And so we started another new year. Hooray!
And again, a lot of us were excited — as usual.
And a lot of us, again, wore a poker face as we consumed the celebratory meal. As usual.
And then there’s a lot of us who just faced it again with worries. Worries about end of the world stuff, worries about impending economic crises and job instabilities, and worries about possible calamities that can strike anywhere, anytime.
Like that’s unusual.
And then, there’s me.
I noticed that for the past few years (wew, feeling ang tagal na ng blog haha!) I always had this annual blog reflection about why am I blogging. And seriously, I always need to ask myself those kind of questions.
Why am I doing these things?
Last Friday, I shared about “The Deadlines” at the Single Adults Ministry. I know I sucked, but along the way as I was preparing, God was dealing with a lot of things in my own life. Like — “why did I ever accepted the responsibility of sharing the Word that night?!” or “Why bother losing weight?” or “Should I still really pursue finishing a college degree?” or “Why stay in my current church or care group?” or “Why bother being a kuya to the church youth or kids?” or “Why stay in Facebook?” or “Why keep in touch with my parents and siblings?”
I had this crazy idea last year about giving a Christmas gift that really matters. And being a graphic designer, the most creatively practical stuff I came up with was a 2 inch by 5 inch desktop mini-calendar. But wait, there’s one more thing (Gaah you gotta miss Steve Jobs for that line): it wasn’t enough to just make it, I had to make it purposeful — more than just a calendar, but a statement. A life campaign.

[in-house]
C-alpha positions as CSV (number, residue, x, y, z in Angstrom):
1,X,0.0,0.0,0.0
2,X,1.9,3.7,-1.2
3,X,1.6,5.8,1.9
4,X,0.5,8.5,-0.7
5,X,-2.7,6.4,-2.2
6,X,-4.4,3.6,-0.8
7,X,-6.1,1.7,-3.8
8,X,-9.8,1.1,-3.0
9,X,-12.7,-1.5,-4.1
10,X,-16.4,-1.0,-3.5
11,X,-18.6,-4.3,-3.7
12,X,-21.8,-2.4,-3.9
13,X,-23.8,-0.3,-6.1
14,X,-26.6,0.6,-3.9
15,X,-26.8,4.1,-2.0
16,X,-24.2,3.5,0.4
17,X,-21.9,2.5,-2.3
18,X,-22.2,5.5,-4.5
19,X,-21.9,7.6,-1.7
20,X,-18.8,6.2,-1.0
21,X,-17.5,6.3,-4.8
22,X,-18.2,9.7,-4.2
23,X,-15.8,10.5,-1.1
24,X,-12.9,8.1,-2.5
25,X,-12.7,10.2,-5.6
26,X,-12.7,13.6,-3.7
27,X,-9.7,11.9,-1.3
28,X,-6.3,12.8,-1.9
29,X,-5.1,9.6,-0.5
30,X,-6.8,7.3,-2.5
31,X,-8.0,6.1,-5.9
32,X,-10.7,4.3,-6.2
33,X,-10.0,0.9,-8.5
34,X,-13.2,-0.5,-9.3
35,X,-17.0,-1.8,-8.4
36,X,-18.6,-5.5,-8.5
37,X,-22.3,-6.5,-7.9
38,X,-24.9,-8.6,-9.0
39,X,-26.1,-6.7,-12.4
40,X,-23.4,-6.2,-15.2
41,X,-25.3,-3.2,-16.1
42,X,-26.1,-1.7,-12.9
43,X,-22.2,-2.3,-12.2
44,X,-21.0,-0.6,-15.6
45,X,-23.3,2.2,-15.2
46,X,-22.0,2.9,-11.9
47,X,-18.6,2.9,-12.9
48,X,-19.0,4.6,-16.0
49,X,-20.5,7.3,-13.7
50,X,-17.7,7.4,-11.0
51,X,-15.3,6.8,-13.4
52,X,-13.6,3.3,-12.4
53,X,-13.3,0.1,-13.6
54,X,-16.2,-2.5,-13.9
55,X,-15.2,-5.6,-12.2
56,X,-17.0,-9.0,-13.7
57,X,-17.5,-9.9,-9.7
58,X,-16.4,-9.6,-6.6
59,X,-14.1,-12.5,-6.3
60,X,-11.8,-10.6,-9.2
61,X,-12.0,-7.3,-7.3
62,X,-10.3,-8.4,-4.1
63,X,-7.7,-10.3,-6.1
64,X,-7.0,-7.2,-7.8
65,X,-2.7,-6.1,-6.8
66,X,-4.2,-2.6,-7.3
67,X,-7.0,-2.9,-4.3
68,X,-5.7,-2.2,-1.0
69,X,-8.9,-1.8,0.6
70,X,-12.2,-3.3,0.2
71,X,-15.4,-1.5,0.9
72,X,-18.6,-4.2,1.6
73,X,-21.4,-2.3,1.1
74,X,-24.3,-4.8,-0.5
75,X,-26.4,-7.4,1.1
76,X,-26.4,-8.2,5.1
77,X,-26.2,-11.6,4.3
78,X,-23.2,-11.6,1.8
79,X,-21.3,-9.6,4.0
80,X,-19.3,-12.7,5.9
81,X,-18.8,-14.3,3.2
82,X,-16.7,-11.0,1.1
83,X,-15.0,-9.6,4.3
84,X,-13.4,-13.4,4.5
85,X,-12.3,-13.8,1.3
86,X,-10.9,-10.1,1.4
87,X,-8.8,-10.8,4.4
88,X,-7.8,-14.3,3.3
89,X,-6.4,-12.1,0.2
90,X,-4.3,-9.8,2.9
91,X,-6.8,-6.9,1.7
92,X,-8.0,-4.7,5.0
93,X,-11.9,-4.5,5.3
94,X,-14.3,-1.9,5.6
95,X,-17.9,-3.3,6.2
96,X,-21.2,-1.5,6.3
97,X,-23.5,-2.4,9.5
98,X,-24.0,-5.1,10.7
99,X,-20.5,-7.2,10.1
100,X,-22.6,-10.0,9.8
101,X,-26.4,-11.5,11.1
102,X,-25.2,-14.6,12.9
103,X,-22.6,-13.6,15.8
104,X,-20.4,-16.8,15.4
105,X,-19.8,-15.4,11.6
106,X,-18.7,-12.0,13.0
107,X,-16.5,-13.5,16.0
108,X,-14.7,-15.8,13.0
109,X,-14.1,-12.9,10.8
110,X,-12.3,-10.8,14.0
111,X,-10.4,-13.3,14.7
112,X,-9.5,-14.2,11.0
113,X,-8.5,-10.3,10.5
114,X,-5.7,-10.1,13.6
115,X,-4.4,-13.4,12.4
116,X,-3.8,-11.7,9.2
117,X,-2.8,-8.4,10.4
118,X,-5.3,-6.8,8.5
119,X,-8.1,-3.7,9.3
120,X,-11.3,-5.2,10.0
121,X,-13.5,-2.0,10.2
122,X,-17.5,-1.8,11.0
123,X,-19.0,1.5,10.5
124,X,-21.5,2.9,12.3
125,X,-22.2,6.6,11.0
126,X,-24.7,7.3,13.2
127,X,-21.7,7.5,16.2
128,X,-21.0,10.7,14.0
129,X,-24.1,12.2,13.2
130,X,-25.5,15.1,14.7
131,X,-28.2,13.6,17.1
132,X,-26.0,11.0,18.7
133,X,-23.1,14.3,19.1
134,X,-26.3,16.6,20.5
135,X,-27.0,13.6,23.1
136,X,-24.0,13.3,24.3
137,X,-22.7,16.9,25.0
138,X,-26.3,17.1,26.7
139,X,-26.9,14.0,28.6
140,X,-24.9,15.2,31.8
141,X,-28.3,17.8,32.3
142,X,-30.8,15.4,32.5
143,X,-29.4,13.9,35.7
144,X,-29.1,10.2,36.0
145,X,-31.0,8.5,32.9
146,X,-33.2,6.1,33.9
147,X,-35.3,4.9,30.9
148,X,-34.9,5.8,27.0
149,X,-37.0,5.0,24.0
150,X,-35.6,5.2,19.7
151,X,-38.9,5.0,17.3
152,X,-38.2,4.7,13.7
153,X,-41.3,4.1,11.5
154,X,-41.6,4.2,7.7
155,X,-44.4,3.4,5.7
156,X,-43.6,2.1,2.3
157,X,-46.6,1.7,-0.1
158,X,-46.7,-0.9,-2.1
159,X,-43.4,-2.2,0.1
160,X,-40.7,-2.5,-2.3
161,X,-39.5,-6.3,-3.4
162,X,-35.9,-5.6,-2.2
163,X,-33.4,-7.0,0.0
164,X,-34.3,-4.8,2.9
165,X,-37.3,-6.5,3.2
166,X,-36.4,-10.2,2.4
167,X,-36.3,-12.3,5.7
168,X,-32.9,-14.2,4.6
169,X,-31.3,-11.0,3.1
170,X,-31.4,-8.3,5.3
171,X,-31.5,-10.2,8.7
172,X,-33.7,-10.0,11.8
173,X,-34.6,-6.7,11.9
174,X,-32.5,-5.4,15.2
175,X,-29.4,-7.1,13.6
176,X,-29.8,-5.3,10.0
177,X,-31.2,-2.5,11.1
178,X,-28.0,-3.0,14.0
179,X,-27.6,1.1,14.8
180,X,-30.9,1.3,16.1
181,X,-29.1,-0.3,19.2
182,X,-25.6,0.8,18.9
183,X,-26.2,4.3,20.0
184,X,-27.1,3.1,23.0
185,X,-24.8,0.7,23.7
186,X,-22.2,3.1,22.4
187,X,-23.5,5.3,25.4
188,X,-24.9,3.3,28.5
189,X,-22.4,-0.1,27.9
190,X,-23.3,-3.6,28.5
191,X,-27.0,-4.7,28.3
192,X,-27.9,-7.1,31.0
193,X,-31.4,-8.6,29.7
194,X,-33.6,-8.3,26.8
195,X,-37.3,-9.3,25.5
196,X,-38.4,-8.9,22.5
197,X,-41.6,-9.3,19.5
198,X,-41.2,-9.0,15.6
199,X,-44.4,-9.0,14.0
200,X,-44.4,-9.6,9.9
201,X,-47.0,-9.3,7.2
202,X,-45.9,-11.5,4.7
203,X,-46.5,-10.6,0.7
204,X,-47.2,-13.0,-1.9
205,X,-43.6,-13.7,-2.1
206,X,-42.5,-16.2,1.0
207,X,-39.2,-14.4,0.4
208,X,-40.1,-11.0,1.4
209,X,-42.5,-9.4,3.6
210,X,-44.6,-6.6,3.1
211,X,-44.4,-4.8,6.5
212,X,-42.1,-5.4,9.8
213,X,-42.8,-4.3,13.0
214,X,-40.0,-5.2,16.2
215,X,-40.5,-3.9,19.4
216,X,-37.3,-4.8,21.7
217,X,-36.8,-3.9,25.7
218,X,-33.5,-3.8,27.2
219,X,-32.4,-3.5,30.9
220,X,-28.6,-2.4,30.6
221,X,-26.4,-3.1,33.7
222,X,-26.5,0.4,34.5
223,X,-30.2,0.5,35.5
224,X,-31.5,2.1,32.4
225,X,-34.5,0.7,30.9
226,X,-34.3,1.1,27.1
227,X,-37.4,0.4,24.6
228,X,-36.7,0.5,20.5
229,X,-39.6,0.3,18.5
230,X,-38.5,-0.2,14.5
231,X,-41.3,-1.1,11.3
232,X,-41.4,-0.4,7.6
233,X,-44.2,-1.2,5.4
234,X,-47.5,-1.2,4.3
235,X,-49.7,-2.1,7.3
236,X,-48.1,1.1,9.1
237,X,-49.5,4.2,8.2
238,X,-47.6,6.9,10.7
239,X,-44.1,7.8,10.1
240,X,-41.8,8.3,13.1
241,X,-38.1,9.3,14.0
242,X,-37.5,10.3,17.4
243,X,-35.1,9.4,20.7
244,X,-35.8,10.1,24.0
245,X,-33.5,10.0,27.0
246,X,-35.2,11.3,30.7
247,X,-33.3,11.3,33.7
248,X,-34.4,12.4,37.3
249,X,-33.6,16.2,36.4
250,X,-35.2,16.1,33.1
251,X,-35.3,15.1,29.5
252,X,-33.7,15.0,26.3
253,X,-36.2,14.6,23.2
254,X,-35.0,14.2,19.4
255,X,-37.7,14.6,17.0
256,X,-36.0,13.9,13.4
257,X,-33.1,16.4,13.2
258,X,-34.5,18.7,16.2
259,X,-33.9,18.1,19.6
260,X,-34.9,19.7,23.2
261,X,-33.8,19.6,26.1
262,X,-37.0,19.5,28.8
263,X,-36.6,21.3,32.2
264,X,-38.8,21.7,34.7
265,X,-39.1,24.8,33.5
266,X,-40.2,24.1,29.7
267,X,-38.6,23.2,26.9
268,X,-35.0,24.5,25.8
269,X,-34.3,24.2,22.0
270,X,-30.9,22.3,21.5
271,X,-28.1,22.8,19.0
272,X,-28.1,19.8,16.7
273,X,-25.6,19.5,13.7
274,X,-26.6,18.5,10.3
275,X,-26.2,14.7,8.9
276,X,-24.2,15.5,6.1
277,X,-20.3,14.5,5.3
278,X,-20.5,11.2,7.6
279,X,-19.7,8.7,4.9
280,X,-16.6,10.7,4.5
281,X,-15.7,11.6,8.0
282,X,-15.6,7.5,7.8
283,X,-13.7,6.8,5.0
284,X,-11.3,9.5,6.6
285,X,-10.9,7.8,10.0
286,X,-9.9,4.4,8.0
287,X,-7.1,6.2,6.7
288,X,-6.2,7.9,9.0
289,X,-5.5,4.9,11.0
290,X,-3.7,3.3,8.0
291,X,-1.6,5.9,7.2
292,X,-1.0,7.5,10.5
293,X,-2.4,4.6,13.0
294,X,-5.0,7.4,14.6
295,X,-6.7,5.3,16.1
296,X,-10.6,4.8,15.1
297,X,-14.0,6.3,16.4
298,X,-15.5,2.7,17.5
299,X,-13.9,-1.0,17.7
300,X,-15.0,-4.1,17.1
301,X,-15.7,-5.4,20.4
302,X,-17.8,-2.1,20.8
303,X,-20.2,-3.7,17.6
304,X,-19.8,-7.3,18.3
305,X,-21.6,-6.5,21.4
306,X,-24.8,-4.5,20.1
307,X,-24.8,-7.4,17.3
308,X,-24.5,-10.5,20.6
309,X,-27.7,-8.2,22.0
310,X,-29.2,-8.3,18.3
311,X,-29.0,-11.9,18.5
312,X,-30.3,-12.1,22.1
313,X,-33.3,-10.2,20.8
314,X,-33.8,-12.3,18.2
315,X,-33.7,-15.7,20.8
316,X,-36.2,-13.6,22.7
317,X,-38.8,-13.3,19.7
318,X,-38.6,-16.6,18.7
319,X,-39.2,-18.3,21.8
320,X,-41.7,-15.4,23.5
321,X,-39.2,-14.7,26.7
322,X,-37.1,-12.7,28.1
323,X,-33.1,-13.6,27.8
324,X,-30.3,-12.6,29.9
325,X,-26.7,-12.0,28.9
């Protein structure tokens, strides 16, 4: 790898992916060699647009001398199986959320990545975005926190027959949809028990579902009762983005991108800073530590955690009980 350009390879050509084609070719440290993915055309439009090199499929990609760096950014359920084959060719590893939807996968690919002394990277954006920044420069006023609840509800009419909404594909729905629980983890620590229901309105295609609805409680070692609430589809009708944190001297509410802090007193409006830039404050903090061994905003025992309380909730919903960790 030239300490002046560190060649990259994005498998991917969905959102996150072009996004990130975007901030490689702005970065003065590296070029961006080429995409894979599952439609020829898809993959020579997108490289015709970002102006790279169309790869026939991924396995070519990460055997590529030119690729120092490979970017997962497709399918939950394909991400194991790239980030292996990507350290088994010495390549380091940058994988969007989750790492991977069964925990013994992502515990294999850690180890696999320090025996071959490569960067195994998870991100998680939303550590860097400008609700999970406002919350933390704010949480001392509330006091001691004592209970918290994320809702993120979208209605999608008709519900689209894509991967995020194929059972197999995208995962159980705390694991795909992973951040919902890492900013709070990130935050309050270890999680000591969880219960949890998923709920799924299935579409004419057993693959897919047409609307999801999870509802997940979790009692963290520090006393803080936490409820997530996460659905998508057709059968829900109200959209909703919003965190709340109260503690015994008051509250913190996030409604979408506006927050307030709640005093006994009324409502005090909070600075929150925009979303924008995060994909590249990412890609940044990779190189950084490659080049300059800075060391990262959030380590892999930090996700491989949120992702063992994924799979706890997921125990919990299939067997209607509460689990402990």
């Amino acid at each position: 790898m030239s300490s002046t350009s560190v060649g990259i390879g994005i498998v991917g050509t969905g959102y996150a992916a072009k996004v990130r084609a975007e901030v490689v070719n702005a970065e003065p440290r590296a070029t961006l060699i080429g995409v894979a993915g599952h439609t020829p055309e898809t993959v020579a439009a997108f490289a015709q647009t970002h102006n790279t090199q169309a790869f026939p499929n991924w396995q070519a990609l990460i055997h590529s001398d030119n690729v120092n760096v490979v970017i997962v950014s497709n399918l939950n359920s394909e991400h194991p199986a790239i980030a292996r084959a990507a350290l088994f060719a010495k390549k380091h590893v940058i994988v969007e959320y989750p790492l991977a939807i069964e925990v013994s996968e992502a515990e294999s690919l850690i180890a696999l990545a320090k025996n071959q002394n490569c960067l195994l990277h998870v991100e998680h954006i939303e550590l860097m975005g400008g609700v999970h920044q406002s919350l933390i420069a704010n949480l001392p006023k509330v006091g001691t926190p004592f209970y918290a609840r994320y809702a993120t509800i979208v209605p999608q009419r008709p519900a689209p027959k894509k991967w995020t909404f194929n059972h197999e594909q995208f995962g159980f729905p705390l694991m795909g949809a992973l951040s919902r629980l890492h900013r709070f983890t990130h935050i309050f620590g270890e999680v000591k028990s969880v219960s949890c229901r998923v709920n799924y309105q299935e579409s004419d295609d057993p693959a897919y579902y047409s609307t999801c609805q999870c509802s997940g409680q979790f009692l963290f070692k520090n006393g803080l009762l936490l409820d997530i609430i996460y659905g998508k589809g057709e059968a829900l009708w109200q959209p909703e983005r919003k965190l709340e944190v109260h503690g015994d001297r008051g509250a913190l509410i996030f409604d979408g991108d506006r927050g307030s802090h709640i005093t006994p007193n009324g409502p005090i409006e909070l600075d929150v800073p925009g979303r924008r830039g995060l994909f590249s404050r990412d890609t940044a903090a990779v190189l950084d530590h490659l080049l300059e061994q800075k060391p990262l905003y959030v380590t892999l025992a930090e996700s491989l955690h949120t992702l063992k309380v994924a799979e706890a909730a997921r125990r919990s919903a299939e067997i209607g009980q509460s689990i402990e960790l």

Hence, the Year of the Radical. (Move over, Water Dragon. Rawrr!)
One of the most striking quotes that wacked me (again) this year was an old high school favorite of mine: “Plus ça change, plus c’est la même chose.” — Jean-Baptiste Alphonse Karr, Les Guêpes (“The Wasps”), 1849
The more it changes, the more it stays the same.
Just like life and its worries. Or this world and its strifes and trivialities. Or you and me – and whatever that may mean.
But most especially, amidst all these changes – one fundamental truth remains unchanged: God.
As I was making the mini-calendar, I discovered that being a radical isn’t just about “being different” or “going against the norms”. There was something more powerful than these. I learned that being a radical is more importantly someone who asks the “why” and brings people back to the basics, the fundamental truths, in order to point them towards a hopeful future, a brighter possibility.
I never know if the world would truly end this year. But if it will, I want to spend my last year as a radical.
Would you join me in living in the year of the radical?